Food & Drink

History of frozen food

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Frozen Food aisle
Frozen veggies are mealtime essentials
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The history of frozen food is actually centuries old

Since the beginning of time, man has always used the resources provided to him by nature for survival. In freezing climates, ancient man froze meats, and in tropical climates, ancient man dried foods. 

A vast array of people from different cultures have long been treating their local food with the same methods of food preservation. In the earliest of times, the people of any geographic area that had freezing temperatures during any part of the year made use of freezing as their method of food preservation. 

To prolong storage time of their food supply, holes dug into the ground were lined with wood and straw and packed with ice. Caves and cellars with below freezing temperatures were used as giant primitive freezers. 

Today, our kitchens are filled with so many gadgets meant to supplement our culinary skills that it is easy to take something as simple as the fridge for granted. It wasn't always so easy! As time progressed into modernity, freezing remained a primary method of food preservation. Some estates were even built with an ice house, a small building separate from the living space, to store food on ice. In 1805, the American inventor, Oliver Evans, invented mechanical refrigeration.

While working on a field assignment in Canada, Clarence Birdseye (1886-1956), assistant naturalist for the United States Agricultural department, became interested in food preservation by freezing. Birdseye learned how to ice fish under very thick ice, and he noticed that the fish he caught froze almost instantly. His simple observation helped Birdseye pioneer the frozen food industry based on what he learned. 

Clarence Birdseye discovered that freshly caught fish froze fairly quickly at Arctic temperatures, and when then thawed out and eaten later, the fish tasted fresh. Birdseye perfected the quick freeze method of food preservation. 

In 1930, he introduced the company Birds Eye in Springfield, Massachusetts. As the first frozen food retailer, Birds Eye offered 26 different frozen products including vegetables, fruits, fish, and meats. 

Four years later, Birds Eye leased to retailers an affordable freezer display case. This display case was used to help people who could not afford the appliance during the depression. 

Almost a decade later, the tinplate shortage caused a greater demand for frozen food by the military during World War II and working women who wanted foods that were easy and fast to prepare. Shortly after, in 1944, frozen foods became nationally distributed because the first insulated railroad cars were leased.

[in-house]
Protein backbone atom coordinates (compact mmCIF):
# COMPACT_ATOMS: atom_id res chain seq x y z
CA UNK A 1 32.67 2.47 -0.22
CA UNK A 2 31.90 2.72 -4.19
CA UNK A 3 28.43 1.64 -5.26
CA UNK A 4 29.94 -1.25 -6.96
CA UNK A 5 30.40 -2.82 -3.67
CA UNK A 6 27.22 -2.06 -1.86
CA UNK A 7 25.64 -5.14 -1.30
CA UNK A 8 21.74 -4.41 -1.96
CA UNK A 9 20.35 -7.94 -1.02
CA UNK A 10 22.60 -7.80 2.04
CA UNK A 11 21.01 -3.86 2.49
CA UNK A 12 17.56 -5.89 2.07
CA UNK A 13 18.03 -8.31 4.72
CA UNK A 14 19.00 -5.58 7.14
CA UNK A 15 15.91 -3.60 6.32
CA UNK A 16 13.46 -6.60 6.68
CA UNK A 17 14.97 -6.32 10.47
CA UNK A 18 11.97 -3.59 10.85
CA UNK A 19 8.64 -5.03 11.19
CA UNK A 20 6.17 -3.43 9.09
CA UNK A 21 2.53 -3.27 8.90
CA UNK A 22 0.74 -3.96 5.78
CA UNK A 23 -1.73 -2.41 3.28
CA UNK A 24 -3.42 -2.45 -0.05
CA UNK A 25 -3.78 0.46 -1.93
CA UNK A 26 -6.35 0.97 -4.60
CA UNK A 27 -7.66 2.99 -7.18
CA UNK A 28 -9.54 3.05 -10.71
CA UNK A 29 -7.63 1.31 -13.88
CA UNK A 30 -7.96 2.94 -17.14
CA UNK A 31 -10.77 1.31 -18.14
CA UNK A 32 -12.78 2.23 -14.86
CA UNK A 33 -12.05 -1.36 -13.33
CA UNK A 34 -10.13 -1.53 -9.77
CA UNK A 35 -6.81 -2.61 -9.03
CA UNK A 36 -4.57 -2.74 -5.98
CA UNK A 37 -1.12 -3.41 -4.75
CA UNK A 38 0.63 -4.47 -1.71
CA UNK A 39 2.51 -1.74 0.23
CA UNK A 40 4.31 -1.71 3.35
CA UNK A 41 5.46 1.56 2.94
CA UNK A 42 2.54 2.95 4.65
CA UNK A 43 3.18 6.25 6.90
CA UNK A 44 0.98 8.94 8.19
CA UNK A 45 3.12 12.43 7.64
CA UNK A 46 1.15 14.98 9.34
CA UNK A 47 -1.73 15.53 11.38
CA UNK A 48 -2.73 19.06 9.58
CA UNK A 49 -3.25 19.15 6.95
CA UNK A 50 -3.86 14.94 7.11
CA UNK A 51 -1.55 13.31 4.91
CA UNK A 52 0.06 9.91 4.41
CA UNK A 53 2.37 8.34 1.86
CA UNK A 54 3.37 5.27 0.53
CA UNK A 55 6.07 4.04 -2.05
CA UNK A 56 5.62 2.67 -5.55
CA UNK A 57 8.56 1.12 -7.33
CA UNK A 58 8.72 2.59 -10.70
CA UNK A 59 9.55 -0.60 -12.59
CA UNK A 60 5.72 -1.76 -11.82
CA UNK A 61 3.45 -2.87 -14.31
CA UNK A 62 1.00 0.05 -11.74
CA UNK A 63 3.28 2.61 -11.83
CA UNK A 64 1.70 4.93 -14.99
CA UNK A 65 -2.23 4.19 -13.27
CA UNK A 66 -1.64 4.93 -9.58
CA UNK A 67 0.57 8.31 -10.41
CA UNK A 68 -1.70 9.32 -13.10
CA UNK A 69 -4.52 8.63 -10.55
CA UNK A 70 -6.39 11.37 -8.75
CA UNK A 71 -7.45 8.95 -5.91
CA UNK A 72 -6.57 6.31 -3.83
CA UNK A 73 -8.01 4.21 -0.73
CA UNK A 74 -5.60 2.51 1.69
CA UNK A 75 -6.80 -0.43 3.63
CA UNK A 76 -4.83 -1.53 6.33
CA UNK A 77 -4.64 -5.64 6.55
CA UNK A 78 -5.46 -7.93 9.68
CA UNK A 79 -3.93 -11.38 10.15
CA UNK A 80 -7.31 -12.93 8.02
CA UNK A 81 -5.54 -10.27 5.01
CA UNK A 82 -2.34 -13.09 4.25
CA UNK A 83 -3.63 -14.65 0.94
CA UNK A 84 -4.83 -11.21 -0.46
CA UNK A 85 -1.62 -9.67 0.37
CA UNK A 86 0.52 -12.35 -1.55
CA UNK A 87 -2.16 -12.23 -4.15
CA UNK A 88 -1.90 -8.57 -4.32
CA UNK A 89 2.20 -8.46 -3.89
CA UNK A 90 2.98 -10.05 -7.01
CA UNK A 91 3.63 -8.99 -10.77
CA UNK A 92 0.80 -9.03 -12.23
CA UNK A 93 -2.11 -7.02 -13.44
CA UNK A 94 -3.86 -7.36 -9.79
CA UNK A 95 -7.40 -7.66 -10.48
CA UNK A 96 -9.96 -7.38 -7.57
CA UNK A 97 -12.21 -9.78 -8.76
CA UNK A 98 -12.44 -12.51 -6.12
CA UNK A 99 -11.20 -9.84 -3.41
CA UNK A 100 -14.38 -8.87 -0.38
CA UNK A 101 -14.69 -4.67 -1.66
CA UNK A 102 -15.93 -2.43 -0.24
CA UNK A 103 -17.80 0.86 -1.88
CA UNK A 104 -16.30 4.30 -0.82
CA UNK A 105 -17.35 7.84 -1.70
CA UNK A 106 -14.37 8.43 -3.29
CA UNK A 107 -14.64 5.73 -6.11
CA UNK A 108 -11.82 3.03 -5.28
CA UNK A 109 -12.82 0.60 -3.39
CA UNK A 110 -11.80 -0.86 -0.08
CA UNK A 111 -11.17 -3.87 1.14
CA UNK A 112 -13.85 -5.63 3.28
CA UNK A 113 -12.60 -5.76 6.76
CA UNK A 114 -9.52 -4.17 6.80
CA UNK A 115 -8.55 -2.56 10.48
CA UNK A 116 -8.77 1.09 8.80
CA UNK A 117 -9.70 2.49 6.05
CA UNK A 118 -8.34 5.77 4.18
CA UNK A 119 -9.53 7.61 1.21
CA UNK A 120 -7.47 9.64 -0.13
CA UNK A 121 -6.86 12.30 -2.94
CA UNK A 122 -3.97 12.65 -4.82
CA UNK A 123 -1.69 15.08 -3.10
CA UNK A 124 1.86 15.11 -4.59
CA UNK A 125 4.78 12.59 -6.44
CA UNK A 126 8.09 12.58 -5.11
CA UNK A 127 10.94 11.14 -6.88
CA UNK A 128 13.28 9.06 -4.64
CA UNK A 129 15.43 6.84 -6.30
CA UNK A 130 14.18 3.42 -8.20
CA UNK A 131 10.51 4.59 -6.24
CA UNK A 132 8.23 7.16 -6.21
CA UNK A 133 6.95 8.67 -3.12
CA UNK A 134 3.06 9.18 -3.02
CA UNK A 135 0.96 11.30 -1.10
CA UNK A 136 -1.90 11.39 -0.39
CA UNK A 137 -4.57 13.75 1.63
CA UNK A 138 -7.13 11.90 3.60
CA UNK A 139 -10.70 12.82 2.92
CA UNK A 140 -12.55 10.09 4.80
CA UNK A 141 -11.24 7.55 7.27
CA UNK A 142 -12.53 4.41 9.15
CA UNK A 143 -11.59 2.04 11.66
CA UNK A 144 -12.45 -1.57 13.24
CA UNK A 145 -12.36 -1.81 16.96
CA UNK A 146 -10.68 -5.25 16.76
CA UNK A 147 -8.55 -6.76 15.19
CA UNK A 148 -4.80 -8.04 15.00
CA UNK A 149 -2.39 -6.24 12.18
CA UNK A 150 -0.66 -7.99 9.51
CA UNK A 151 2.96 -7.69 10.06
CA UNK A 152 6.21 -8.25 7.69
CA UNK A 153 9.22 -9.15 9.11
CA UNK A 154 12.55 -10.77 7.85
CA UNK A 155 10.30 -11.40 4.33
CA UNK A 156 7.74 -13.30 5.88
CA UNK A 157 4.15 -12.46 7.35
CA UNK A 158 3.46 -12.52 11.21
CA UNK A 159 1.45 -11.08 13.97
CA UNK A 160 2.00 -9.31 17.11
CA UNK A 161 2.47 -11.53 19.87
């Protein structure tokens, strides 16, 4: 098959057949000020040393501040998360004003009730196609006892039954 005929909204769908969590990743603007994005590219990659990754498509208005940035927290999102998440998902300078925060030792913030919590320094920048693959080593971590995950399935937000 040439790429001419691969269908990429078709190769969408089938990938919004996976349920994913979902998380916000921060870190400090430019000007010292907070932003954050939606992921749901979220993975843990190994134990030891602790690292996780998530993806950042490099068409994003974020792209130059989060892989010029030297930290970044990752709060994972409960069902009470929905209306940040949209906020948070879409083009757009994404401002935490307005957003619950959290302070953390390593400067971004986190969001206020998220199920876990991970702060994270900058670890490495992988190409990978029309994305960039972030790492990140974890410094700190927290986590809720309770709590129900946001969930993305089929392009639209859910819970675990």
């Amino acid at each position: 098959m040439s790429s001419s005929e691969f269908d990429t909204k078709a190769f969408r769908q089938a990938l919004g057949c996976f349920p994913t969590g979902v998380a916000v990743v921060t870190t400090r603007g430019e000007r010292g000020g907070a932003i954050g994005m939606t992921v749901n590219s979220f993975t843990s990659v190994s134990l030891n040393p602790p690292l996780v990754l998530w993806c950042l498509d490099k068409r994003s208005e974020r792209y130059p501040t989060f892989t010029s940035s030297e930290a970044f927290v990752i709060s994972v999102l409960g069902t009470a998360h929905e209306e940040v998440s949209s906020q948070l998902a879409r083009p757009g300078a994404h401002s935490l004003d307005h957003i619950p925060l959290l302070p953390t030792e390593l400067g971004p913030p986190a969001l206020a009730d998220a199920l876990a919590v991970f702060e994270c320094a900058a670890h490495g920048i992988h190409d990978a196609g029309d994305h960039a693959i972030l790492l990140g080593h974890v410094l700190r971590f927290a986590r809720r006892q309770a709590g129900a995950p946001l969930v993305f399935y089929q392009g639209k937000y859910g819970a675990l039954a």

In the mid 1940s, the first frozen food advertisements appeared on television. The television advertisements caused consumer interest in frozen foods. Because of the interest and demand in frozen foods, a variety of frozen foods were introduced. The new frozen foods included fish sticks, onion rings, waffles, and baked stuffed potatoes. After the launch of these new frozen foods, sales skyrocketed to $1 billion!

When television became increasingly popular in American homes in 1953, the TV dinner was born. Fast forward to 1969: After Apollo astronauts return from the first moonwalk, the astronauts eat prepared frozen entrees and sides. Frozen foods were as popular as ever during that time. 

The next year, the widespread of microwave ovens made frozen food a household staple. Frozen foods were able to be prepared in record time! Food went from the freezer, to the microwave oven, and straight onto the dinner table! It was as easy as that! 

The 1990s caused a greater demand for frozen foods because of the increasing popularity of an “on the go” lifestyle. Eight years later, Chicken Voila! Introduced the first all-in-one complete meal in a bag. 

By 1999, the frozen food total retail sales in the United States was around $25 billion, and it wasn’t done growing. Simply Grillin’ started the first line of perfect seasoned vegetables in 2001. The vegetables come out of the freezer completely prepared, and upon defrosting, are ready to serve.

What started as a method of food preservation has expanded into an entire industry focused on making meal time quick and easy. Frozen food has been around forever, and it doesn’t look like it’s going out of style anytime soon.

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